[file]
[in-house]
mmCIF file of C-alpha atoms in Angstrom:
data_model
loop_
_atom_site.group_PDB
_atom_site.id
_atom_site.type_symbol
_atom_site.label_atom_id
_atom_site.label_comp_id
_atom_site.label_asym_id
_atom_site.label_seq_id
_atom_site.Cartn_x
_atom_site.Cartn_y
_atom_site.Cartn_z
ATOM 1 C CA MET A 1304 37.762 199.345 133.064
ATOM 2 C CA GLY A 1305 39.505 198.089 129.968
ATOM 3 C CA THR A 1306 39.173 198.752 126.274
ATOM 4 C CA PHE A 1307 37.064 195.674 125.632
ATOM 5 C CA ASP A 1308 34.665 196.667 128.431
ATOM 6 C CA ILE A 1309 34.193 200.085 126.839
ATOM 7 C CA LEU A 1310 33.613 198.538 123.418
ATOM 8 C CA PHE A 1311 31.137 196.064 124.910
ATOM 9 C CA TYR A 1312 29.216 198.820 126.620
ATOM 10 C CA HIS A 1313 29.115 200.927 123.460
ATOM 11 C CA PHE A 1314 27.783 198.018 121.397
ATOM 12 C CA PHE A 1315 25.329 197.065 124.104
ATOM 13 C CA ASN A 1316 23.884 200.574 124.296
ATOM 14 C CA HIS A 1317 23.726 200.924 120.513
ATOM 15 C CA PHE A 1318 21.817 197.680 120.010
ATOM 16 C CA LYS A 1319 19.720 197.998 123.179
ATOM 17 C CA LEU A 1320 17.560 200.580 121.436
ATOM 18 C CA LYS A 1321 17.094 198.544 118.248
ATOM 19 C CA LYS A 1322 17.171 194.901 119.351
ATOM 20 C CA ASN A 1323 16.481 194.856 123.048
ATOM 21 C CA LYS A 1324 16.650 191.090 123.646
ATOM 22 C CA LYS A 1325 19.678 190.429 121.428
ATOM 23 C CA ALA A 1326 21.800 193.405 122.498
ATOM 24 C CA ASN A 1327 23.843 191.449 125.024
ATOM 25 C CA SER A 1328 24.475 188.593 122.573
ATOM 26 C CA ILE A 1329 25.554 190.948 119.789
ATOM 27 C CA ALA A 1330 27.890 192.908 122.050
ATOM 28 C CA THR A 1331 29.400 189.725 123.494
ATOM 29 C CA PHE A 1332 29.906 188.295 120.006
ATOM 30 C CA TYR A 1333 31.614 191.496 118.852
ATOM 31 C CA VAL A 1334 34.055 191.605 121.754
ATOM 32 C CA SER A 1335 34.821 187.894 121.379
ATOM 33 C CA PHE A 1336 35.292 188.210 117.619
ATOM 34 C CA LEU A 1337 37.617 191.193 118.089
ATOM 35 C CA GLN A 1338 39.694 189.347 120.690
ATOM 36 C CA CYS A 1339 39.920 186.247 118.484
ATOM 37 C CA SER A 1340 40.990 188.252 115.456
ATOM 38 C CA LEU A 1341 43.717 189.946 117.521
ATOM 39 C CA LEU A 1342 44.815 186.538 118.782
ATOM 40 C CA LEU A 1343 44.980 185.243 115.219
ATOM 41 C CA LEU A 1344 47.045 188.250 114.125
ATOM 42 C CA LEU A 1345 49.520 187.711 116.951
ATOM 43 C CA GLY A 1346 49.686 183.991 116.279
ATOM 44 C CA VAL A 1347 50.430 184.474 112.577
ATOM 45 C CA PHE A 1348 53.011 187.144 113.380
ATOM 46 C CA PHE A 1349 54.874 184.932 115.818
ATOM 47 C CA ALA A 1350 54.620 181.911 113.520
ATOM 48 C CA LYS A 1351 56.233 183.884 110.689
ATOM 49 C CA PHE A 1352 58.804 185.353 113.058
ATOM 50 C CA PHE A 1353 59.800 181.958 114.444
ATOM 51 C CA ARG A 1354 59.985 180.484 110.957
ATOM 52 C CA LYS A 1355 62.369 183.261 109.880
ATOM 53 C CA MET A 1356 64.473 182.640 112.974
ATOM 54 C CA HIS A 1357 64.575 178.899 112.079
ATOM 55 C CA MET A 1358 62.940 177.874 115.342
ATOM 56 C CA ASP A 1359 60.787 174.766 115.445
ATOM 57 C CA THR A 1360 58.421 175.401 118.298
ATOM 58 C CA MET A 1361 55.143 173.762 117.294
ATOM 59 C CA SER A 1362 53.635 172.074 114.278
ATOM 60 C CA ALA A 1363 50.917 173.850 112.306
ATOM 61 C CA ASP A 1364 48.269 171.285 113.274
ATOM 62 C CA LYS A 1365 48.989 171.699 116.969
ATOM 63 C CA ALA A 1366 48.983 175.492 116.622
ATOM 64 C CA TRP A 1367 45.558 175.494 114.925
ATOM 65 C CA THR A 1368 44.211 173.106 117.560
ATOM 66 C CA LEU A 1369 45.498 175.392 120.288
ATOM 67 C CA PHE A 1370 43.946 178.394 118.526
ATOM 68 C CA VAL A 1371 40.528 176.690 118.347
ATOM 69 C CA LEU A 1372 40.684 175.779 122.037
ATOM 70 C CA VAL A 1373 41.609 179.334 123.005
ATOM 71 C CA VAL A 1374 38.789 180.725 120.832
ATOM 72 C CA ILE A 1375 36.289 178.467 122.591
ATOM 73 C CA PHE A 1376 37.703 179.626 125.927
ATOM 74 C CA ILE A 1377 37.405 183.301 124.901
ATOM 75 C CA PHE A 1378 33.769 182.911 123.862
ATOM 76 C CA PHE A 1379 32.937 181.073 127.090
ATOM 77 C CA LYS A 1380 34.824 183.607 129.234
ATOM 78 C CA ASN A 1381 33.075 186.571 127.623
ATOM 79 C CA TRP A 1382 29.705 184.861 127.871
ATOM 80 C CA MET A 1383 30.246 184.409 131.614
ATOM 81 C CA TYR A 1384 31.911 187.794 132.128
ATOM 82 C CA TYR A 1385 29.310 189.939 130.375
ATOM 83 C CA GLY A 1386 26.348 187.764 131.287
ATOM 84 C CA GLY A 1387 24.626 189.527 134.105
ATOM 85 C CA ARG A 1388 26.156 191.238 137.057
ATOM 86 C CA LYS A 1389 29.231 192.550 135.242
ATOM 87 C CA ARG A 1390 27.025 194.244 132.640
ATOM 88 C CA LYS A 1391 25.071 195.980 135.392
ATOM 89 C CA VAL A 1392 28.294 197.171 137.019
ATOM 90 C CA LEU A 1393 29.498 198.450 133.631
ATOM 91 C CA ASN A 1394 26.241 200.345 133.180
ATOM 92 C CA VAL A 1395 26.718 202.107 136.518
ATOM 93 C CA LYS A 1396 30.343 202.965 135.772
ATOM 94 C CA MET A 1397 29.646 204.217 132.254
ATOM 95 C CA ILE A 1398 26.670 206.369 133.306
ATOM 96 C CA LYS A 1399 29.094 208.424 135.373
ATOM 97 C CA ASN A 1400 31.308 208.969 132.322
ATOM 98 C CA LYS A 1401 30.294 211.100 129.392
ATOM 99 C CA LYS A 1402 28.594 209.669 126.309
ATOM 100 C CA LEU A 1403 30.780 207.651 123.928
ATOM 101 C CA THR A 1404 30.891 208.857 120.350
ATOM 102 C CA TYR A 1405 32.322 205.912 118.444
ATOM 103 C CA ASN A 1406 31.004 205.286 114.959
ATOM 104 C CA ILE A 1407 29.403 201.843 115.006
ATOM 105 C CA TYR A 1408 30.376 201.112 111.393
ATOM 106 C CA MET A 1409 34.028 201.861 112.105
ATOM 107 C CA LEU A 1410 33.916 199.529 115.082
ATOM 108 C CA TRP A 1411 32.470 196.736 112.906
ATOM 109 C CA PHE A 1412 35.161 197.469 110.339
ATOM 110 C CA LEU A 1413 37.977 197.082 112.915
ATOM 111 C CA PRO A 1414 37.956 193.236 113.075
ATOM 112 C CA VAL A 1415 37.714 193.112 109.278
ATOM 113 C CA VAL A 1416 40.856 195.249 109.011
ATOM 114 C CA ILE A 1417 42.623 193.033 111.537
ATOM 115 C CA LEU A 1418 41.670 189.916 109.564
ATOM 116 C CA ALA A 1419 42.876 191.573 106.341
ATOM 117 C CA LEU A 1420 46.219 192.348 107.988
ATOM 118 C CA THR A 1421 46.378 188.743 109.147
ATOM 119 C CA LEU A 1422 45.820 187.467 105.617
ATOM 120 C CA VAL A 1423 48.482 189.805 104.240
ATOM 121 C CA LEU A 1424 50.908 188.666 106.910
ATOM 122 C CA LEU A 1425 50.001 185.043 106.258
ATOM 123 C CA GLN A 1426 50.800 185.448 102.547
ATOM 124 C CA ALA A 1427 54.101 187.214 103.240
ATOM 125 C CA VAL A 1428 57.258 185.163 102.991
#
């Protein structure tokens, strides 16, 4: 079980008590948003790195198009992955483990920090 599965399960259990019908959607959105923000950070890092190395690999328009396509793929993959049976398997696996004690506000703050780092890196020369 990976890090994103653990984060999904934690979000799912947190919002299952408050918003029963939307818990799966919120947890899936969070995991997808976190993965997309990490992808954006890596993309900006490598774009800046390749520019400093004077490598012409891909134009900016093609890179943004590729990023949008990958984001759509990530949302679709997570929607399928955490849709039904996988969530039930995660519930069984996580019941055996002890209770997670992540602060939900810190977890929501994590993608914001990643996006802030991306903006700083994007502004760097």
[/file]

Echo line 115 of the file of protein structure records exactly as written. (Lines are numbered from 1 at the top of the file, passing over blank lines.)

ATOM 101 C CA THR A 1404 30.891 208.857 120.350